When Should A Newborn See A Dentist?

When Should A Newborn See A Dentist?

Whether you have a toddler with teeth throughout their mouth or a baby with just one or two starting to emerge, it’s never too soon to start being proactive about your child’s oral hygiene.

Don’t wait until it’s too late to take your child to the dentist, let’s go over the facts about your baby’s teeth and when it is the right time to get them in to see their new pediatric dentist.

The First Tooth: When to Expect It

It is normal for your baby to start getting their teeth around 6 months old, give or take a month or two. The American Dental Association (ADA) recommends that your child should see a dentist before their first birthday or when  their first tooth erupts (whichever comes first).  It is advised not to wait longer than 12 months for your child’s first dental appointment even if they don’t have any visible teeth showing, 

The First Dentist Visit: What to Expect

When you arrive at your pediatric dentist’s office, they will greet your baby and make sure your little one is as comfortable as possible. Pediatric dentists have additional special training dealing with children and have developed techniques to keep them calm and comfortable in the dentist’s chair. You will most likely stay in the room while the dentist checks your baby’s teeth and examines their gums, lips, tongue, jaw, and inside cheek. 

The dentist will ask about family history and your dental history as well as if you’ve begun an oral hygiene routine with your baby. The first visit is mostly a routine check-up and normal questions about any habits like thumb-sucking, sleep habits and other patterns your baby may have that are related to their oral health. Feel free to ask as many questions as possible so you leave feeling confident and prepared for at home care (and your next visit).

Tips For Parents: How to Make Your Child’s Dentist Visit Go Smoothly

Remember that your child has no preconceived notions about the dentist, it’s just another fun ride in the car somewhere for them. Make sure not to instill negative feelings about the dentist or project any residual fears you may have onto your child. Their first dental visit is establishing a dentist that they may have for years to come, so here are some tips to help make sure the visit goes smoothly, each and every time.

Tip #1: Read a book and learn together. There are plenty of fun children’s books out there that get them ready for the dentist and explain it in a way they will enjoy and understand. 

Tip #2: Stay positive. Use positive language to describe who the dentist is and that they are going to help your child grow strong, healthy teeth. Don’t get too detailed. Let your child infer their own opinion when they meet their new dentist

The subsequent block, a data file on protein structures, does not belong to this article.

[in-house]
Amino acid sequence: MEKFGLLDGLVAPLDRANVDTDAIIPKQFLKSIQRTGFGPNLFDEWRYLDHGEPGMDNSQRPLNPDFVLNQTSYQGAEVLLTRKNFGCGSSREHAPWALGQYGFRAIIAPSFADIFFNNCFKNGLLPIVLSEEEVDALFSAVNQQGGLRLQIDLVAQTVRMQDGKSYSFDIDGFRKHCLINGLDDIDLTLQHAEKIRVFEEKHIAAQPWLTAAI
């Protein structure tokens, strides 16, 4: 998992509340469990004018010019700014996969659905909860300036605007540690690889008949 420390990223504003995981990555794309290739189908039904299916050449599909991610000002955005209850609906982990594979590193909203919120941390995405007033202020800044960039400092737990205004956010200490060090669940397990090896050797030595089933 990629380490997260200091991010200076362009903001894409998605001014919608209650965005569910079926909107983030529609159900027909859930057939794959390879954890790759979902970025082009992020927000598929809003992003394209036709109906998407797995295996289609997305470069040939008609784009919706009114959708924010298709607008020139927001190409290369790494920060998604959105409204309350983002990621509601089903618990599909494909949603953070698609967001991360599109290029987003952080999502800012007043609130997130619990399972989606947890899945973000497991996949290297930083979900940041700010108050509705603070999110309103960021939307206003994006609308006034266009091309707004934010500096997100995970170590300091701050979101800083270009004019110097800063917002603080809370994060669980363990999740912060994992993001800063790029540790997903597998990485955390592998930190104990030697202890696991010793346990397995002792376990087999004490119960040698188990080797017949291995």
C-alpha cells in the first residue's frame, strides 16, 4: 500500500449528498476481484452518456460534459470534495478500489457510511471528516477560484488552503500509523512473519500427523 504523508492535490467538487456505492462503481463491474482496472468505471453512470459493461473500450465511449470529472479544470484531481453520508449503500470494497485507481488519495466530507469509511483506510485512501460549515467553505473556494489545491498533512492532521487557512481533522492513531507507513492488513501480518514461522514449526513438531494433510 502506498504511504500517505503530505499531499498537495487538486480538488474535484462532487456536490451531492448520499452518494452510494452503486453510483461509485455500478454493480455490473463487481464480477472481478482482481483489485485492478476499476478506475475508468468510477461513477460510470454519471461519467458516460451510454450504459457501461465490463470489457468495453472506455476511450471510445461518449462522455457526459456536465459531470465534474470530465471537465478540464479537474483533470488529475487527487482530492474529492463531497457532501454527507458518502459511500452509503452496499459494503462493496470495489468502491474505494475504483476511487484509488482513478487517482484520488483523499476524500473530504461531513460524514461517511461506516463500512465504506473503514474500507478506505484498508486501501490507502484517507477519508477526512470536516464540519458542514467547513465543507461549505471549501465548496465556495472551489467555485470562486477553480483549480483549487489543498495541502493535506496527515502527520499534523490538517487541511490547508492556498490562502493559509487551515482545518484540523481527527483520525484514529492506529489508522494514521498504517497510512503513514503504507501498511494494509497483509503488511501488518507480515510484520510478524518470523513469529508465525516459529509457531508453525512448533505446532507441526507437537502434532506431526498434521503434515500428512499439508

Tip #3: Be Prepared. In case your child does get scared or anxious, bring some of their favorite toys and distractions so they aren’t focused solely on the dentist’s office. 

Tip #4: Plan a reward. Reassure them throughout the process and let them know that for being so good, they will get a trip to their favorite playground or place to get a tooth-friendly treat.

Baby’s First Oral Hygiene Lesson

Your baby is born with 20 primary teeth that are already in their jaw — these teeth start to push out (erupt) around 6 months to a year. Usually the first teeth to erupt are the top and bottom front teeth, but everyone is different, so don’t be worried if your child doesn’t follow that pattern. 

Even before your baby’s first tooth comes in, it is important to follow some important practices to practice oral hygiene from the beginning. A few ways to practice for your baby’s first hygiene steps are:

  • Wipe your baby’s gums with a small, wetted washcloth or soft toothbrush regularly, even before any teeth begin to show, to clean off any bacteria or food residue and get them used to cleaning their mouth.
  • Make sure to use a soft child-size toothbrush for infants and toddlers.
  • Brush your baby’s teeth twice a day, even if it’s just one tooth.
  • Don’t let your baby sleep with a bottle in their mouth.
  • Don’t fill bottles with juice or soda for them to suckle on.
  • Don’t use a pacifier dipped in honey. 

Is It Time For Your Baby’s First Dental Visit?

At Chillicothe Pediatric Dentistry, we look forward to meeting your child and giving them the highest quality dental treatment. We offer caring dentistry with a gentle touch and are happy to answer any questions about your child’s incoming teeth or any issues you may have. 

Our team has extensive training in behavior management and the complex medical needs of children. When you and your child come into our office, you will find a kind and friendly environment for them to relax in while we handle any issues you may have. 

Whether your child needs primary, preventative, restorative or surgical dental care, our skilled and compassionate team are here for your children. Chillicothe Pediatric Dentistry takes pride in providing the best dental care for children in Ross County and its surrounding areas. Call our office to speak with one of our helpful staff members and book an appointment today!

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